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China’s exports declined by more than -4% in 2023, and the country’s exporters are facing pressure on their European and US trade revenues. Most of the country’s trade with the EU flows through the Red Sea, a narrow maritime corridor that is continually under threat of missile and drone strikes by Houthi militants in Yemen. Increasing insurance rates and transit time for diversions around Africa are heaping heavy costs on exporters that are already dealing with sequential contractions in Chinese manufacturing activity.

In the US, tariffs helped push China’s share of seaborne US imports to an 18-year low and slashed total shipments to the US by a fifth. Tariffs could be intensified further in the future, as they’ve become a popular political initiative among American voters who are showing particular aversion to China. President Biden has thus far deferred any action on Trump-era tariffs, which have won favor among US labor unions, and Trump himself is claiming he would raise duties on Chinese goods to 60% or more if he were to be re-elected President this November.

Related ETFs: Global X MSCI China Industrials ETF (CHII), iShares MSCI China ETF (MCHI)

Chinese exporters are suffering under costs imposed by the danger of potential drone attacks targeting commercial ships in the Red Sea, a key shipping lane along the shortest maritime route from Asia to Europe. Around 60% of China’s exports to Europe pass through the Suez Canal, which is the gateway between the Red Sea and the Mediterranean. Reuters data shows more than 30 ships have been attacked since November 19, with more than a dozen suffering direct strikes from missiles or drones launched by Houthi militants in Yemen. That has pushed up insurance rates and forced vessels to re-route thousands of nautical miles around Africa’s Cape of Good Hope. According to some exporters, the cost of shipping a container to Europe had more than doubled to roughly $7,000 from $3,000 in December. Drewry’s World Container Index showed freight rates for container ships traveling from Shanghai to Genoa, as well as New York, in excess of $5,000 and $6,000, respectively.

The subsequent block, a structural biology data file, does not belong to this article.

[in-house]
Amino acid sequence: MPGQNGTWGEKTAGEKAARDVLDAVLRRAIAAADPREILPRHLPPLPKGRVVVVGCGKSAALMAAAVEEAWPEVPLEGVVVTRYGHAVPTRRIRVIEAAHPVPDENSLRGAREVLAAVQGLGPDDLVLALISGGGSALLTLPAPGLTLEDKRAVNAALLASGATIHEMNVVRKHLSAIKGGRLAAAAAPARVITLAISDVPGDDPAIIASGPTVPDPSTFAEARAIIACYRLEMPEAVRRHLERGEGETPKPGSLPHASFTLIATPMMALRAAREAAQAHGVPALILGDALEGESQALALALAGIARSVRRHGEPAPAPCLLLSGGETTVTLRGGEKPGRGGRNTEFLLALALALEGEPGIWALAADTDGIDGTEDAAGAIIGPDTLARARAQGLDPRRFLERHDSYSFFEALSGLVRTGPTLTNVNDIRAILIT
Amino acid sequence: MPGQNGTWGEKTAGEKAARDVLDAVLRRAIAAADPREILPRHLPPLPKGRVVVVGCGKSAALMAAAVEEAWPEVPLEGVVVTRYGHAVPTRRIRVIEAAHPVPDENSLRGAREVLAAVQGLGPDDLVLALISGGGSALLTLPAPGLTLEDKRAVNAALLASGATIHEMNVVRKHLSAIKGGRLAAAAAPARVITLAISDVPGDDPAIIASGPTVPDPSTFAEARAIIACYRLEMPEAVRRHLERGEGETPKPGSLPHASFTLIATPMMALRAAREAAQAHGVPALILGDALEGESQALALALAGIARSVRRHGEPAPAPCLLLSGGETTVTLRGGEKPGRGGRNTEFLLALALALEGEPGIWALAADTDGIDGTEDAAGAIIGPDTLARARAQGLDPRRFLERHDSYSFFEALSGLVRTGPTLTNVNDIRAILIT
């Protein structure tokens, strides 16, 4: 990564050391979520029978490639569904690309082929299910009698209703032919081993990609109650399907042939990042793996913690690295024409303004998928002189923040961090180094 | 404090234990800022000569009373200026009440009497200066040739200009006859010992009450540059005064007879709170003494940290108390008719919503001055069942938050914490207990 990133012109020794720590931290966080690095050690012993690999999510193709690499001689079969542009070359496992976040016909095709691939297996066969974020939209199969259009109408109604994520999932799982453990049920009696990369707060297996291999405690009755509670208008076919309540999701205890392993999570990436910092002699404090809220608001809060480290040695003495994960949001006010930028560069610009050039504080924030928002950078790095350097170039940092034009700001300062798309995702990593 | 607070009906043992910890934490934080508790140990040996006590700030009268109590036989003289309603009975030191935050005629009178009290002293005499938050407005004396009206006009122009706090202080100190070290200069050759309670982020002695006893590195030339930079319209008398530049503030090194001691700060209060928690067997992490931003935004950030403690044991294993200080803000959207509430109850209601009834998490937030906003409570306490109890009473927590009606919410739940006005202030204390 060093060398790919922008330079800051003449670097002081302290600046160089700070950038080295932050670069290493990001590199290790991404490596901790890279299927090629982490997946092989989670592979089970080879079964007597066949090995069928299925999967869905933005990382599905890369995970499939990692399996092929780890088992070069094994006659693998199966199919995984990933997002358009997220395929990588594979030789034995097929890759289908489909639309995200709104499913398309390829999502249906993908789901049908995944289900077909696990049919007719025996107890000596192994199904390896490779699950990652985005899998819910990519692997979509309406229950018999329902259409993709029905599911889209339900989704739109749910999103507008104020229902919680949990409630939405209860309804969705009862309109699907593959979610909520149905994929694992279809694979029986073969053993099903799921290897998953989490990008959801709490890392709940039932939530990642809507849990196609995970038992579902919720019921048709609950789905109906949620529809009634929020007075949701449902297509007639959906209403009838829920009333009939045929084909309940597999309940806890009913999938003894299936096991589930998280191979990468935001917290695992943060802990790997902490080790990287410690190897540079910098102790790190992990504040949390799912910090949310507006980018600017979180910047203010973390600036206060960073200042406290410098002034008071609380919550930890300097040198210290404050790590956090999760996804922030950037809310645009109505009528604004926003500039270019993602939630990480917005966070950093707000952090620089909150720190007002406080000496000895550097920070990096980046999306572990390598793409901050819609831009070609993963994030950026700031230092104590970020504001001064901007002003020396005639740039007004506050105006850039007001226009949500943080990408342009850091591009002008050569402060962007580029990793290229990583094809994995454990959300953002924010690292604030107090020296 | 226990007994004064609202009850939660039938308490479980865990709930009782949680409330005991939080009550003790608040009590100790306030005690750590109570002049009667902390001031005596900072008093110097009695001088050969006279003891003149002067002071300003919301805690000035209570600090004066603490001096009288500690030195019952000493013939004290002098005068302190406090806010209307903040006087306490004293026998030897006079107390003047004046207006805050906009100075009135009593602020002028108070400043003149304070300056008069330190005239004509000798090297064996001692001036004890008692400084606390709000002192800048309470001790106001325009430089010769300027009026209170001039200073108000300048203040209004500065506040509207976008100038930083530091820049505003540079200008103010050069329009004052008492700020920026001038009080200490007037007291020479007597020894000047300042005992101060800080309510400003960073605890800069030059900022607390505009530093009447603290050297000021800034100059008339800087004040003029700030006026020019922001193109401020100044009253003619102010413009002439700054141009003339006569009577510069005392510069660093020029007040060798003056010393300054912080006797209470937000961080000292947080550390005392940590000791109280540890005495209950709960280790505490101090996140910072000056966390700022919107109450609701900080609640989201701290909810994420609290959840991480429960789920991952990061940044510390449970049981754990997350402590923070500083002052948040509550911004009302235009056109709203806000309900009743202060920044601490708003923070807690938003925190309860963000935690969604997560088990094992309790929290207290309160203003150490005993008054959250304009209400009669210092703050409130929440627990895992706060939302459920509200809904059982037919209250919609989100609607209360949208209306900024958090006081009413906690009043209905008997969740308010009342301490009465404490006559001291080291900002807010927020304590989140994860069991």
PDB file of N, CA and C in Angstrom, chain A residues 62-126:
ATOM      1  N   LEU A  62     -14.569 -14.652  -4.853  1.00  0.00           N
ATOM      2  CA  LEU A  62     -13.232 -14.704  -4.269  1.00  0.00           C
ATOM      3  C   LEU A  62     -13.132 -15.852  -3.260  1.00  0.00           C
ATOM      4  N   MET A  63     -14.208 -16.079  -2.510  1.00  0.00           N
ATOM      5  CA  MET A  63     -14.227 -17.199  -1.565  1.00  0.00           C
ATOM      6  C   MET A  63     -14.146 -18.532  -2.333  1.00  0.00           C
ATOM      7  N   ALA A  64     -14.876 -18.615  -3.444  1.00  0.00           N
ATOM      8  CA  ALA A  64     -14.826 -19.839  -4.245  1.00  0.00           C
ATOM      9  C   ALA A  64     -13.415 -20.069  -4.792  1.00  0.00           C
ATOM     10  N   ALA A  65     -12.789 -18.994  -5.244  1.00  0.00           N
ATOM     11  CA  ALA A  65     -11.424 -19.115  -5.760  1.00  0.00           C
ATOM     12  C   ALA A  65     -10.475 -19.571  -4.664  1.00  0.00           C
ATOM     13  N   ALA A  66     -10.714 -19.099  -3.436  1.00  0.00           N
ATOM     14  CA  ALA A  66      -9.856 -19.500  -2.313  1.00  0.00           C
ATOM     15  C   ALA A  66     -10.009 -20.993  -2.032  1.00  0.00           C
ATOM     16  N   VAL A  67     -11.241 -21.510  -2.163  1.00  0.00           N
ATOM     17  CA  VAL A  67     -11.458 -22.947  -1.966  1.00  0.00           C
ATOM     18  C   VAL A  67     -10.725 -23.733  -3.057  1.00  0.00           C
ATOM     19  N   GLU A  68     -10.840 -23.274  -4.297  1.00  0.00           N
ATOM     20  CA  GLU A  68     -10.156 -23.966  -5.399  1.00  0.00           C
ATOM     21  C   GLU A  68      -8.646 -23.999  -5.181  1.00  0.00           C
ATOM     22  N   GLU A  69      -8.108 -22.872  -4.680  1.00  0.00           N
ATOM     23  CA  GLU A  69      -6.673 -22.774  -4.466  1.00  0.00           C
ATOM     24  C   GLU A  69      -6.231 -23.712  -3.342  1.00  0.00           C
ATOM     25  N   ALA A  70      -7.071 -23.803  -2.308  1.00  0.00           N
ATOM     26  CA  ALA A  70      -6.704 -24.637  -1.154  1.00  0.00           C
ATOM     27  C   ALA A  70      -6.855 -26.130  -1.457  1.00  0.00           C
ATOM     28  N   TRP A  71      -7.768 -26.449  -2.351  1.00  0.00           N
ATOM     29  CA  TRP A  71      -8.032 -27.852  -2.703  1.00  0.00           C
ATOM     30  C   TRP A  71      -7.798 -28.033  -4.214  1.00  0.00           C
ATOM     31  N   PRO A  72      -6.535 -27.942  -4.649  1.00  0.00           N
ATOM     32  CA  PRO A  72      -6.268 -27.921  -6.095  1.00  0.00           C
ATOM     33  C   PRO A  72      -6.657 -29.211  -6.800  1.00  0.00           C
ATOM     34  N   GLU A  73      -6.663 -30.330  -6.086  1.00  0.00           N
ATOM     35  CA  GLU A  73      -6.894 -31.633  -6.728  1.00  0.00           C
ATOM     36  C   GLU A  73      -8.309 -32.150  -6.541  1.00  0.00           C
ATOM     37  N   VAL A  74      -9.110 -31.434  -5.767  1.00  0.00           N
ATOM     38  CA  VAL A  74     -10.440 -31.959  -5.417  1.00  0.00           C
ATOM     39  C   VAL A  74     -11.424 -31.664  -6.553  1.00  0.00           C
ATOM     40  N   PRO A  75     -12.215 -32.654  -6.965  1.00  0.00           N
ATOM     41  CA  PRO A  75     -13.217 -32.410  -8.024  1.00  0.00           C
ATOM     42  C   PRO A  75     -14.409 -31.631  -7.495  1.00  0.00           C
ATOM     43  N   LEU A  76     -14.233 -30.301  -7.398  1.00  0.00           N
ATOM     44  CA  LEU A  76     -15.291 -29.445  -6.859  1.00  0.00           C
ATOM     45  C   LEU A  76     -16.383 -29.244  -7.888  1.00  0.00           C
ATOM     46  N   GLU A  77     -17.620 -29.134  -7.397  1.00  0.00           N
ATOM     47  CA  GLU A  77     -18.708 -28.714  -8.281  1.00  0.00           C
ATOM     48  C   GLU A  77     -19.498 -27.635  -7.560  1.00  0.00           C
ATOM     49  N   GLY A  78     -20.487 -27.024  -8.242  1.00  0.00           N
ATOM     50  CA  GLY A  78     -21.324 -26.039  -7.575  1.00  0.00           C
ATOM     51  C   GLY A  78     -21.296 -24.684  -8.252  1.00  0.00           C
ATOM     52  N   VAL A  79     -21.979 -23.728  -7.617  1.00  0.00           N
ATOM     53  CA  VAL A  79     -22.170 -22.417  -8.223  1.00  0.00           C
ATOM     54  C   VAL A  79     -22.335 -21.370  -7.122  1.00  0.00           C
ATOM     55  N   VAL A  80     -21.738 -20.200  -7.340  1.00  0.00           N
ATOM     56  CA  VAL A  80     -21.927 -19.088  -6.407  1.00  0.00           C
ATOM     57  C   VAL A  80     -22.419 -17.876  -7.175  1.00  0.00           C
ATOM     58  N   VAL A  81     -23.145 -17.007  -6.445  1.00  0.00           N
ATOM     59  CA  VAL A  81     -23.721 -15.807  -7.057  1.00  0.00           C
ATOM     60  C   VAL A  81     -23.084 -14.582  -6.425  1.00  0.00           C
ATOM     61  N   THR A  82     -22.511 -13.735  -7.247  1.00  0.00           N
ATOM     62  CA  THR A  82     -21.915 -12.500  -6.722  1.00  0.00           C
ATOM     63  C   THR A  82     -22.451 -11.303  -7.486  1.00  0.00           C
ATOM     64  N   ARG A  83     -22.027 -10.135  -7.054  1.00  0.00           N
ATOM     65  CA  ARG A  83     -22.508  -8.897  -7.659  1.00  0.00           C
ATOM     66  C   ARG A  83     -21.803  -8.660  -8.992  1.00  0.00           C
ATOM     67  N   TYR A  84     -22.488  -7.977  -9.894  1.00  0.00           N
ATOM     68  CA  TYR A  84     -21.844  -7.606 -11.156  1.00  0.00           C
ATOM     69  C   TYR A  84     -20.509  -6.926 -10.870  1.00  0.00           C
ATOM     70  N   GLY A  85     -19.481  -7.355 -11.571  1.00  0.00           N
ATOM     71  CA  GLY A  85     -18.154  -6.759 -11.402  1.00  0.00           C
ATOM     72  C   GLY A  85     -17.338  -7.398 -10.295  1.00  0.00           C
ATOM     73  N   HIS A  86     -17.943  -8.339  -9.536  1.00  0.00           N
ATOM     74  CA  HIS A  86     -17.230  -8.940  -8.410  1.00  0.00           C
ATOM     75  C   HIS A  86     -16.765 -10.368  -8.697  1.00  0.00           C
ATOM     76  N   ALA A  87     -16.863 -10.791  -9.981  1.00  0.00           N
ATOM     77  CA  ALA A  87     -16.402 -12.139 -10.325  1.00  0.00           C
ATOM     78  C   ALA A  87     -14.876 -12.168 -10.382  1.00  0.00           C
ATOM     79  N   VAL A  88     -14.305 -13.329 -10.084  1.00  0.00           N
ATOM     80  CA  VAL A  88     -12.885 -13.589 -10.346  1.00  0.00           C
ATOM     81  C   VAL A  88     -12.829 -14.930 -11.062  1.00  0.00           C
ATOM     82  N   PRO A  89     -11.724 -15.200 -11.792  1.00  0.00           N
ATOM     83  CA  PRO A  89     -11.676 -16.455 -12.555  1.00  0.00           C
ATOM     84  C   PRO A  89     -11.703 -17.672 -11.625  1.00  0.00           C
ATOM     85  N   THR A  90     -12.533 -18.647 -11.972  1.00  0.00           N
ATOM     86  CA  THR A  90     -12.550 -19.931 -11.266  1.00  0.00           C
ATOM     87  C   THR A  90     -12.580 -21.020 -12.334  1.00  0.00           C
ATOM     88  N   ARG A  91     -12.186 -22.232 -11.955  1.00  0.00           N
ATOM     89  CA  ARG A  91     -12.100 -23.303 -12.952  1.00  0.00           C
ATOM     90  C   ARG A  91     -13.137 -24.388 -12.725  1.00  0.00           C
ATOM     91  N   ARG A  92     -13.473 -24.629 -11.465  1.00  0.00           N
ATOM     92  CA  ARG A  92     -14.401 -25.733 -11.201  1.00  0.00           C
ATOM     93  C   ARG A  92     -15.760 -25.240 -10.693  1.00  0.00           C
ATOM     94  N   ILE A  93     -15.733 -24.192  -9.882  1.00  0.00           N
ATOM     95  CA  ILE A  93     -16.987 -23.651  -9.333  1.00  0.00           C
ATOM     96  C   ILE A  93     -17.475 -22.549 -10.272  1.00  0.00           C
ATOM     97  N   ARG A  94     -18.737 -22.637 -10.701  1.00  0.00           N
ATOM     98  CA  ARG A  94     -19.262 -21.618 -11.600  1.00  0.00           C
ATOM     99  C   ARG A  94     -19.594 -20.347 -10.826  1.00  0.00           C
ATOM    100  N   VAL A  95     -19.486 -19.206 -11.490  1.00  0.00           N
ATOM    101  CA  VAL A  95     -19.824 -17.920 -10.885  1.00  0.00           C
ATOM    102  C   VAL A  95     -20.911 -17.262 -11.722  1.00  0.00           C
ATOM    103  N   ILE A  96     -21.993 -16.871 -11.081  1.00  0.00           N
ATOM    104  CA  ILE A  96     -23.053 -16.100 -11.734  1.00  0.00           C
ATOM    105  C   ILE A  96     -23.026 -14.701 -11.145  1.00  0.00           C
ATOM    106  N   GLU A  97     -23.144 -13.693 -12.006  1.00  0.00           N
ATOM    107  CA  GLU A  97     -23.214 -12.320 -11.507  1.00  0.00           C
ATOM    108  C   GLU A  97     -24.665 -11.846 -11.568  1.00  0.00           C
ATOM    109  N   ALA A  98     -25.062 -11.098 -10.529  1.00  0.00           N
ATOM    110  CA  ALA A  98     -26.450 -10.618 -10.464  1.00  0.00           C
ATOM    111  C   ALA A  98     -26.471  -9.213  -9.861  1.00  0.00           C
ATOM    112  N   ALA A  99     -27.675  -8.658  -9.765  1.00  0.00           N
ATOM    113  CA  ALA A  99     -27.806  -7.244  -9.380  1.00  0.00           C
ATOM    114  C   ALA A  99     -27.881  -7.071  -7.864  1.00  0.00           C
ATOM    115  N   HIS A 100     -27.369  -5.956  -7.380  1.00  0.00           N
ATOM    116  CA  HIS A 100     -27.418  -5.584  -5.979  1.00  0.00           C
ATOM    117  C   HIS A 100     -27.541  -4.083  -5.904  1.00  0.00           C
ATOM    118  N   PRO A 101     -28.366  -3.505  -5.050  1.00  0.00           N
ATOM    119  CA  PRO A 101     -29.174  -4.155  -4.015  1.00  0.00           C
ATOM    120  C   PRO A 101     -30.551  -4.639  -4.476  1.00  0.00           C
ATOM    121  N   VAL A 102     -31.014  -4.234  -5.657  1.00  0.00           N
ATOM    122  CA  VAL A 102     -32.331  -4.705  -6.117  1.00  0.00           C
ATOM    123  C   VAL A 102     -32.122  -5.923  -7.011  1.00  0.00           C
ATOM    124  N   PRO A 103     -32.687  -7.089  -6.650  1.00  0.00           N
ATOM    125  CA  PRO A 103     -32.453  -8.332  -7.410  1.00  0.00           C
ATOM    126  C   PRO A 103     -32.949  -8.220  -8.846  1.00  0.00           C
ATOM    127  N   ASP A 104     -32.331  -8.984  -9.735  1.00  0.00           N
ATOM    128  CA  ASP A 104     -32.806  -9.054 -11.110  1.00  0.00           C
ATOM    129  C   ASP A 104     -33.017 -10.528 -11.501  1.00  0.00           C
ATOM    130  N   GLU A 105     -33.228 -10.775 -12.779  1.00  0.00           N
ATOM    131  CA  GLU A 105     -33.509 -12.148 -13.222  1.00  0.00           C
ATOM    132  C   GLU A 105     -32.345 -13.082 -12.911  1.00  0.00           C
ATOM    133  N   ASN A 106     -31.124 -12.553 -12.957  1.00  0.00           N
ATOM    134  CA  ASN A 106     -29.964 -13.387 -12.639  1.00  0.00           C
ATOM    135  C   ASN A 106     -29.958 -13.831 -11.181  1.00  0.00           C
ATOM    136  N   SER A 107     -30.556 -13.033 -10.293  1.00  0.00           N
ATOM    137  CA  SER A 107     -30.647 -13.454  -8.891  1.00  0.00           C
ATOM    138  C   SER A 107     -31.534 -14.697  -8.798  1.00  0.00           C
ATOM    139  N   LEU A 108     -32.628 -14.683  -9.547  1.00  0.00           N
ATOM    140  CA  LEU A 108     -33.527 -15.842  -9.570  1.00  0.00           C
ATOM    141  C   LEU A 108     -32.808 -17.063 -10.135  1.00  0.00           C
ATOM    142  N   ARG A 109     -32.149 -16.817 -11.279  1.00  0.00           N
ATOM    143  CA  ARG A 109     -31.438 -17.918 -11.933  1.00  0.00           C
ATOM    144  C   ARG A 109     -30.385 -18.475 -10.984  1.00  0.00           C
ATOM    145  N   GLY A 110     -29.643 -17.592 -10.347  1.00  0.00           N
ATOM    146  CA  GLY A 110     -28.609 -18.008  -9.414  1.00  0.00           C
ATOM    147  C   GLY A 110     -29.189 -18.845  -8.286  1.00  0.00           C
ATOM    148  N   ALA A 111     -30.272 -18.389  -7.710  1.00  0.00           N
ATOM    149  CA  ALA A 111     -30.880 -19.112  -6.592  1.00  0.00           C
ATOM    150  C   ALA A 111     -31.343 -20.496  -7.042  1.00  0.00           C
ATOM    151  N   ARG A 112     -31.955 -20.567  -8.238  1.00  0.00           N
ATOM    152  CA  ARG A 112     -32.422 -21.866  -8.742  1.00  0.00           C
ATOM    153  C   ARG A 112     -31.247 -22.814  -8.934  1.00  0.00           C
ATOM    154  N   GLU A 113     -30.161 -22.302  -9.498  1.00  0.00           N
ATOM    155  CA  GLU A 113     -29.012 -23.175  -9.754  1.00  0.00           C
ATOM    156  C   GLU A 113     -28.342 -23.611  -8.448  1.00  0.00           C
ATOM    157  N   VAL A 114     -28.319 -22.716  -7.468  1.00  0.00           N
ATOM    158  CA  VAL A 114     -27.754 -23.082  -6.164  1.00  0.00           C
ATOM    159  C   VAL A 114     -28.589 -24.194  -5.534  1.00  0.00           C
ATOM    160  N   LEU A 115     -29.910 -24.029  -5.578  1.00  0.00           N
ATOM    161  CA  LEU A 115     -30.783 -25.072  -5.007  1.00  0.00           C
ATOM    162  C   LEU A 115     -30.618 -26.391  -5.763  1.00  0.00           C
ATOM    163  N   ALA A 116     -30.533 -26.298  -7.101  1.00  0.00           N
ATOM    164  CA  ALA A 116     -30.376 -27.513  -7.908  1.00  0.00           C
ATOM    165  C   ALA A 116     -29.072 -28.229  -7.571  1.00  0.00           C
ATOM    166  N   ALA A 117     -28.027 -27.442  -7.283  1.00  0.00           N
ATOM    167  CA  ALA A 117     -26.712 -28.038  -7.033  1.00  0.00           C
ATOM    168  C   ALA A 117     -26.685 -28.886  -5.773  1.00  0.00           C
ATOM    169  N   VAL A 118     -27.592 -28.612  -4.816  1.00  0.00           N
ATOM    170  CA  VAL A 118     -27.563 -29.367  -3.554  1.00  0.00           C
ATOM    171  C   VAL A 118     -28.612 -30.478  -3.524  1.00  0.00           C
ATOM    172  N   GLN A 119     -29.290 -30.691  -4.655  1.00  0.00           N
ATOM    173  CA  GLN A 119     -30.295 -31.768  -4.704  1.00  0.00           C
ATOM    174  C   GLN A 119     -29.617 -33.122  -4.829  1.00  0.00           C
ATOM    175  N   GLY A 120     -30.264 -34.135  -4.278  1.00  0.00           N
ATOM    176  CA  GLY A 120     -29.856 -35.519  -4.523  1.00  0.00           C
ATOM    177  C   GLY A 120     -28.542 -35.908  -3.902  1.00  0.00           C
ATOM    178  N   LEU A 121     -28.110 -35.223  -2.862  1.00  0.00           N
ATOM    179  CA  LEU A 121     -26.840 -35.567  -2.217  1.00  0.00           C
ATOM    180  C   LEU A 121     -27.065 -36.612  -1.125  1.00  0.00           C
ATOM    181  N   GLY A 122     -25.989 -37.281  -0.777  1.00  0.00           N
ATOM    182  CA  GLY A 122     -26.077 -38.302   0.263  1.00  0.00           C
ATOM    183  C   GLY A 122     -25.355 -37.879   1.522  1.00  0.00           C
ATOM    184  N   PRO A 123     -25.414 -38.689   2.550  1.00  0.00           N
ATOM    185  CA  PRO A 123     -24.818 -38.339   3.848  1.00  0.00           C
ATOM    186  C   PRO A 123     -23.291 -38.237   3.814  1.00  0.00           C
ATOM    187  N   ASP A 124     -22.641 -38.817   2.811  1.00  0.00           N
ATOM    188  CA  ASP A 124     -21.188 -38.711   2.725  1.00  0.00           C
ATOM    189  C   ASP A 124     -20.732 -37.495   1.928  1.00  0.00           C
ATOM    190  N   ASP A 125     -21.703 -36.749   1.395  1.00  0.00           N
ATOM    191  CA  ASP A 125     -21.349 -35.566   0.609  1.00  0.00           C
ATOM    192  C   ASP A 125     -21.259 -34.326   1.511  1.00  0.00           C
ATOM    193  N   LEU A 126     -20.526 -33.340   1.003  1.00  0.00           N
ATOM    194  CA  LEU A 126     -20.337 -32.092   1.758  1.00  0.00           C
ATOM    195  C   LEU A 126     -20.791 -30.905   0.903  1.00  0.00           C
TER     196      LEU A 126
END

Chinese ships transiting the Red Sea are enjoying significantly lower insurance rates than their western counterparts (worth hundreds of thousands of Dollars in savings), as well as protection from the Chinese navy, but the ongoing threat of…

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